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Crude Economics
Plunging Oil Prices Are a Boon for U.S. Economy

The price of oil has plummeted since June, and Barclays analysis suggest that’s a net positive for the U.S. economy. The WSJ reports:

Lower prices mean U.S. consumers and businesses will spend less on oil. While the U.S. imports less oil than it did, it is still a net importer oil. That means a lot of the money that would have otherwise gone overseas will be spent instead on U.S.-produced goods and services.

Barclays chief U.S. equity strategist Jonathan Glionna estimates that a 20% decline in gas prices results in approximately $70 billion of consumer savings.

Of course, the big caveat here is the potential effect a low oil price might have on the American shale boom. Booming U.S. crude production is one of the reasons oil prices continue to fall, as it contributes to a global oversupply. But fracking can be expensive, and if crude continues to tumble, some shale plays will cease to be profitable.

For now, the majority of shale production looks safe from the bear market, though that could certainly change. In the meantime, the world’s petrostates, which require a much higher price of oil just to balance their national budgets, are feeling the pinch, while American oil continues to flow and the U.S. economy reaps the benefits. As in the Goldilocks fable, it’s not high enough to fill Putin’s coffers or constrain economic growth, not low enough to seriously impact the shale revolution, but seems to be just right, at least for now.

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  • FriendlyGoat

    1) Some American states are a bit like oil-exporting countries in that their state budgets won’t work so well either with markedly lower oil prices. Our states, of course, may have alternate revenue options that petro-countries do not have.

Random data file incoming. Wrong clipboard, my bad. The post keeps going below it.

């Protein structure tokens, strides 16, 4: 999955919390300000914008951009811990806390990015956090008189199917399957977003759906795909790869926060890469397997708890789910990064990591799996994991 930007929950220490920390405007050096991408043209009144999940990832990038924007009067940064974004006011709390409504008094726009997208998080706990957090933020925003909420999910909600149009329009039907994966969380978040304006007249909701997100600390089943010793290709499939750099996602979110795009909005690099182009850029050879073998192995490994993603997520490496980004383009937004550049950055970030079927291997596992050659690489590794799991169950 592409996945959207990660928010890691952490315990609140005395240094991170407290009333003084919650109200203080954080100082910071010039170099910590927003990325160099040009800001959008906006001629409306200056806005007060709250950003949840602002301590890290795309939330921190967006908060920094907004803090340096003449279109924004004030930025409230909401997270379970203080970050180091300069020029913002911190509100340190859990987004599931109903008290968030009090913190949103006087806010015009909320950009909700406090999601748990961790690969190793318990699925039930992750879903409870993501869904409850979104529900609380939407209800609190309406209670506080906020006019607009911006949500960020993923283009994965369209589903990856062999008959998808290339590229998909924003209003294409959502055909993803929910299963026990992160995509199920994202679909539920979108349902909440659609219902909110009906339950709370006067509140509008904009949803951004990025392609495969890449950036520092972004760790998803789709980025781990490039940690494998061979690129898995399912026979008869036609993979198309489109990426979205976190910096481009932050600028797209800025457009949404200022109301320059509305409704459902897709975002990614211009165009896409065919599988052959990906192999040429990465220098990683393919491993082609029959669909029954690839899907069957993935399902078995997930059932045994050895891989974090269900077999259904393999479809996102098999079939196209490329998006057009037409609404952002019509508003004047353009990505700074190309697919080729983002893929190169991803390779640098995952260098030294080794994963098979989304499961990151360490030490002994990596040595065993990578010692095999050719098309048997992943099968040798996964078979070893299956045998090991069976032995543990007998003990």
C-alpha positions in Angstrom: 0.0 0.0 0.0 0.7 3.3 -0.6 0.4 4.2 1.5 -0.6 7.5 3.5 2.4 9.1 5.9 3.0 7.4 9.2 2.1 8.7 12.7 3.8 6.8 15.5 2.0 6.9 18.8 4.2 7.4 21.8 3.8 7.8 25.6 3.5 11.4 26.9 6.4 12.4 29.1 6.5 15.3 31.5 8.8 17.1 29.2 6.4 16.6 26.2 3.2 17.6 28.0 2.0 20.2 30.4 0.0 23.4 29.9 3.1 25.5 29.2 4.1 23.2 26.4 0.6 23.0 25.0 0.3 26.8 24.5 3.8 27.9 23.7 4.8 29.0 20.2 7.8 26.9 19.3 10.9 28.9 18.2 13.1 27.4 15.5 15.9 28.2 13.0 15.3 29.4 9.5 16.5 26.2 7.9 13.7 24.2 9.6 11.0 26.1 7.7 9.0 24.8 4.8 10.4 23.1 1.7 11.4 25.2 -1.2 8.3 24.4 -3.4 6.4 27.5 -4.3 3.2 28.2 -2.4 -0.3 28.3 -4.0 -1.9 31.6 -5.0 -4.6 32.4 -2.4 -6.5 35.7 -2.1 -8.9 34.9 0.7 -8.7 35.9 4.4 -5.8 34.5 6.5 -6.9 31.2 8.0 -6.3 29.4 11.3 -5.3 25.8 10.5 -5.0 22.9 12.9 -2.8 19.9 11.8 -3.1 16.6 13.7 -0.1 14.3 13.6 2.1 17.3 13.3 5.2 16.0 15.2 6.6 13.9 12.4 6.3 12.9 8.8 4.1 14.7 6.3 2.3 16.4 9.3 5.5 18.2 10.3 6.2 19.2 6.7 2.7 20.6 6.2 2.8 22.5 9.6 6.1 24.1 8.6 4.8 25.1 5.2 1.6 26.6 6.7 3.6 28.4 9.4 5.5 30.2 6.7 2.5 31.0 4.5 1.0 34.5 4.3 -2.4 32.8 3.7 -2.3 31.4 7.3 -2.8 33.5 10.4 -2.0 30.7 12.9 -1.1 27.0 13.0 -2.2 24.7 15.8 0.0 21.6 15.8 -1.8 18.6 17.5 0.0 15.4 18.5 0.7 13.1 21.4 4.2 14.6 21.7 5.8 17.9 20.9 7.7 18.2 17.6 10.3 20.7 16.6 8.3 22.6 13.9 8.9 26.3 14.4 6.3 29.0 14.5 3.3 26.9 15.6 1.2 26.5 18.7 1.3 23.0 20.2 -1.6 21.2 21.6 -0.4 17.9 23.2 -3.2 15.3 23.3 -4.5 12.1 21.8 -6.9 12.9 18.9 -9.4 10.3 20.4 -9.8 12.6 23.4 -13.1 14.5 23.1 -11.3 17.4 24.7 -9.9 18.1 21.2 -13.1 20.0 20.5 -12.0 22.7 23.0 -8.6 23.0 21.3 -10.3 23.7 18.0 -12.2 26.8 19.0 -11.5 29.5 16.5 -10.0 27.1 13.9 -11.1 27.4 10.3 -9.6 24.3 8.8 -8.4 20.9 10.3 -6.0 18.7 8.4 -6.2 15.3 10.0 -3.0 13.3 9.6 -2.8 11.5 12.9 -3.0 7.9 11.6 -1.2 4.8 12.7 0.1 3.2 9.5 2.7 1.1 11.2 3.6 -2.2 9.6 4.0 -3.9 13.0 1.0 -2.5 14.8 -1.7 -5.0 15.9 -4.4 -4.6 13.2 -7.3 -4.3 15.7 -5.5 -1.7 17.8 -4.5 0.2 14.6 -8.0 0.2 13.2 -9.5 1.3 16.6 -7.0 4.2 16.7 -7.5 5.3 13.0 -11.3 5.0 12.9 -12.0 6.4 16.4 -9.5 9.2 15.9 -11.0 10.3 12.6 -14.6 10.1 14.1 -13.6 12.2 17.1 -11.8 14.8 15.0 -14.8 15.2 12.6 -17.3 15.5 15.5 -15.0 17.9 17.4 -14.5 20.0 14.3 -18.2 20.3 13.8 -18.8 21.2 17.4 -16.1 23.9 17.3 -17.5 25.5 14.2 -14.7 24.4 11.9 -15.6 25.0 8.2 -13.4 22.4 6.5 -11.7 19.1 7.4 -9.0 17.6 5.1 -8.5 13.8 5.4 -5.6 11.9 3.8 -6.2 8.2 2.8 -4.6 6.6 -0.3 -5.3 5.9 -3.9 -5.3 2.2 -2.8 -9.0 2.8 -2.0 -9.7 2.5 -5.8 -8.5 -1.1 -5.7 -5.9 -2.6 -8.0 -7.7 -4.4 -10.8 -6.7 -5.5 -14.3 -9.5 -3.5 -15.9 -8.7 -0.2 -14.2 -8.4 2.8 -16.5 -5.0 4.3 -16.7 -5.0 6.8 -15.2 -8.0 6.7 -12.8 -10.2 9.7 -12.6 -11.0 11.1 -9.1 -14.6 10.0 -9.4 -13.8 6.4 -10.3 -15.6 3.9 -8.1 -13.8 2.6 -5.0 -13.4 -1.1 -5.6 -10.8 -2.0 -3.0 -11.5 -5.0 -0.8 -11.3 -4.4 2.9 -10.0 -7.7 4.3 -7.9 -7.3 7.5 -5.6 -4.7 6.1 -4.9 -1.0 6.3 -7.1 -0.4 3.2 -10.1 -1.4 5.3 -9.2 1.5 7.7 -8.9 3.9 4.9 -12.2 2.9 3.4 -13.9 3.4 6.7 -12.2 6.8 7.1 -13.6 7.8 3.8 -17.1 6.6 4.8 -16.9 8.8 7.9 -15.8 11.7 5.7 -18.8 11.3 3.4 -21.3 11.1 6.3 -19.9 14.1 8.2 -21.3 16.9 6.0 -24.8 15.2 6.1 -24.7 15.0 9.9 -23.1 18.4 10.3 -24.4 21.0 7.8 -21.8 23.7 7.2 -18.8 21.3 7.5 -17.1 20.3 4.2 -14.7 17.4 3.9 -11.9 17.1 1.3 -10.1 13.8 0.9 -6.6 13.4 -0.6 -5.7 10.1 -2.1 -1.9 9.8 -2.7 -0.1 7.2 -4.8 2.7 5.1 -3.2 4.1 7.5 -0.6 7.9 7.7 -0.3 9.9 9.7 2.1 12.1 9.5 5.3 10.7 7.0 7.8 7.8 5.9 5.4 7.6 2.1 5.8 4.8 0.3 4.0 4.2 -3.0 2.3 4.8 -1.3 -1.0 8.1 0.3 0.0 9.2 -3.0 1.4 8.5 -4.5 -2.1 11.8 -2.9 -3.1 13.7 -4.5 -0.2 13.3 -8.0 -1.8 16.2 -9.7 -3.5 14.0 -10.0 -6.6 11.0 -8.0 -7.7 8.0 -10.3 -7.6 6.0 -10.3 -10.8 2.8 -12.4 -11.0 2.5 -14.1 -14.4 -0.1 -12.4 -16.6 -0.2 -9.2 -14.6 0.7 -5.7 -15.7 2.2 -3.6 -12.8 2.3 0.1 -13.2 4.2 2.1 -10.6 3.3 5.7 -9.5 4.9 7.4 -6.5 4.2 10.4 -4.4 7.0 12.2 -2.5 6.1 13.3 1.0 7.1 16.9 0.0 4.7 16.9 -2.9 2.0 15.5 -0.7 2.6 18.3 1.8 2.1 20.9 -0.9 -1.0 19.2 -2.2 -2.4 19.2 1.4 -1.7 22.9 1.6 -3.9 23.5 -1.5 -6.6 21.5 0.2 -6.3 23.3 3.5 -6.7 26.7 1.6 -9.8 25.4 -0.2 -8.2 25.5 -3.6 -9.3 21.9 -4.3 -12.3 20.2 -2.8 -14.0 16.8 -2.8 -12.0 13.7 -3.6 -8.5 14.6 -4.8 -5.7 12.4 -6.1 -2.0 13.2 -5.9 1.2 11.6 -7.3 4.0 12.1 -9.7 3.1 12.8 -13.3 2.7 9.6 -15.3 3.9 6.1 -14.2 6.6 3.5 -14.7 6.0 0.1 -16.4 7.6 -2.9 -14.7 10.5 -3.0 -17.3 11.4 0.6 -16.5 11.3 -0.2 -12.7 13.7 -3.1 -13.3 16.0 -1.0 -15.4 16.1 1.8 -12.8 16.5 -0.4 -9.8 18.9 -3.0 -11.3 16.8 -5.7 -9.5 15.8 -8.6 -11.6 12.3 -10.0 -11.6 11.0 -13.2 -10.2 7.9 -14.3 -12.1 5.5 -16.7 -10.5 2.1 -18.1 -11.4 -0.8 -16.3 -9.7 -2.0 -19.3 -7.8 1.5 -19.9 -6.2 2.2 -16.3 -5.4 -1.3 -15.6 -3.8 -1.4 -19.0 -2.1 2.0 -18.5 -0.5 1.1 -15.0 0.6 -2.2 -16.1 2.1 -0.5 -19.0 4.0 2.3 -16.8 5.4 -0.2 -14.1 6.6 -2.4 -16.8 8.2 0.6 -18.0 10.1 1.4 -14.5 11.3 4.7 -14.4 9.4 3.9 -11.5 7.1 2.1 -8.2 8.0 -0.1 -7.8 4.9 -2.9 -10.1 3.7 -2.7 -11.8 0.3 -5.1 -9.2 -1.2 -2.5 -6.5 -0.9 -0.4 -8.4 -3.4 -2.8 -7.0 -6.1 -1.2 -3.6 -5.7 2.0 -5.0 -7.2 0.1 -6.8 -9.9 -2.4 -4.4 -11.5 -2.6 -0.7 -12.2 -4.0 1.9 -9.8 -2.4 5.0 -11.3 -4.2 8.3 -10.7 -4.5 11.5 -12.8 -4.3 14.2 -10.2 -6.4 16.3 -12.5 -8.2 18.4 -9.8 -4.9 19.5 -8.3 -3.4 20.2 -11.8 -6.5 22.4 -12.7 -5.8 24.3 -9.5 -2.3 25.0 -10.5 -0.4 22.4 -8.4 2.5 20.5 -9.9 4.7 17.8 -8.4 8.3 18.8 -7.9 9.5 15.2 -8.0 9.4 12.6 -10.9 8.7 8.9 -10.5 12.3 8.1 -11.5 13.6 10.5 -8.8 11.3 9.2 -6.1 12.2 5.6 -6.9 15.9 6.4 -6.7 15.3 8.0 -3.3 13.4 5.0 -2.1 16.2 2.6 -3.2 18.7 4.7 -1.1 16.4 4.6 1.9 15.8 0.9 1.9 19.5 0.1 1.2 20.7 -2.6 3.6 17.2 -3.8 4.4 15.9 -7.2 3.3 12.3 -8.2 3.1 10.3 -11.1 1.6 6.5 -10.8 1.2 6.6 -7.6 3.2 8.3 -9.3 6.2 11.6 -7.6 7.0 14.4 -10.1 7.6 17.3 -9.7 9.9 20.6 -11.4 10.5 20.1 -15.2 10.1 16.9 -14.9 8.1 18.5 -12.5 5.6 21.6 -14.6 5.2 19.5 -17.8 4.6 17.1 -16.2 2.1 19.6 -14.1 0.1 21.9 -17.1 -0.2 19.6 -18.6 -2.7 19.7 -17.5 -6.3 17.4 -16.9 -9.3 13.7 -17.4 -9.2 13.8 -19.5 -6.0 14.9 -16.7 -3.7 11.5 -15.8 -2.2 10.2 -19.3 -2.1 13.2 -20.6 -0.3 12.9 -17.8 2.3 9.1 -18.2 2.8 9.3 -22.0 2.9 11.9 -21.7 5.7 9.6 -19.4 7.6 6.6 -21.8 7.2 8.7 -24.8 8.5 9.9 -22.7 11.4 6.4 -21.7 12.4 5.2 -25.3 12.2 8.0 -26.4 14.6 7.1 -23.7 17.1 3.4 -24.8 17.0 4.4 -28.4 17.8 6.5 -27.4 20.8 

2) We may be testing right now to find out how much trader premium has been built into oil prices for years or decades. If, for instance, buyers can buy and producers can sell oil at $80, why have prices been $100 or more for long periods of time. How much extra money did traders help the western world send to the middle eastern region for no real reason except perpetual “uncertainty”? In that regard, how much worse have we made the world of Islam with money for oil over time? (Or, does it go the other way, where lower oil prices simply foment more terrorism from impoverished places which we spend money fighting?)

  • Jacksonian_Libertarian

    This is the way of all commodity markets, feast or famine, as long as there isn’t any Government interference in the free market, the price will rock back and forth between extremes, spending most of its time in the middle balanced zone. Unfortunately for mankind, the uninformed and stupid politicians are always meddling in the markets, and the more important the market, the more likely they are to meddle. Despite the Government Monopoly’s unbroken record of failure at picking winners and losers in the market place, they still find excuses to screw things up and degrade the efficiency of the free market which damages everyone.

  • dude1394

    With Saudis Arabia cutting prices for JUST the U.S., I would seriously entertain a tariff to even out the price dips. At least smooth them out over a year or so.

    We should not let Saudis Arabia shut down our own drilling.

    • wheezer

      the glut of supply will give the commodities traders reason to keep shorting it. Its about freakin’ time oil/gasoline prices are based more on supply and demand anyway.

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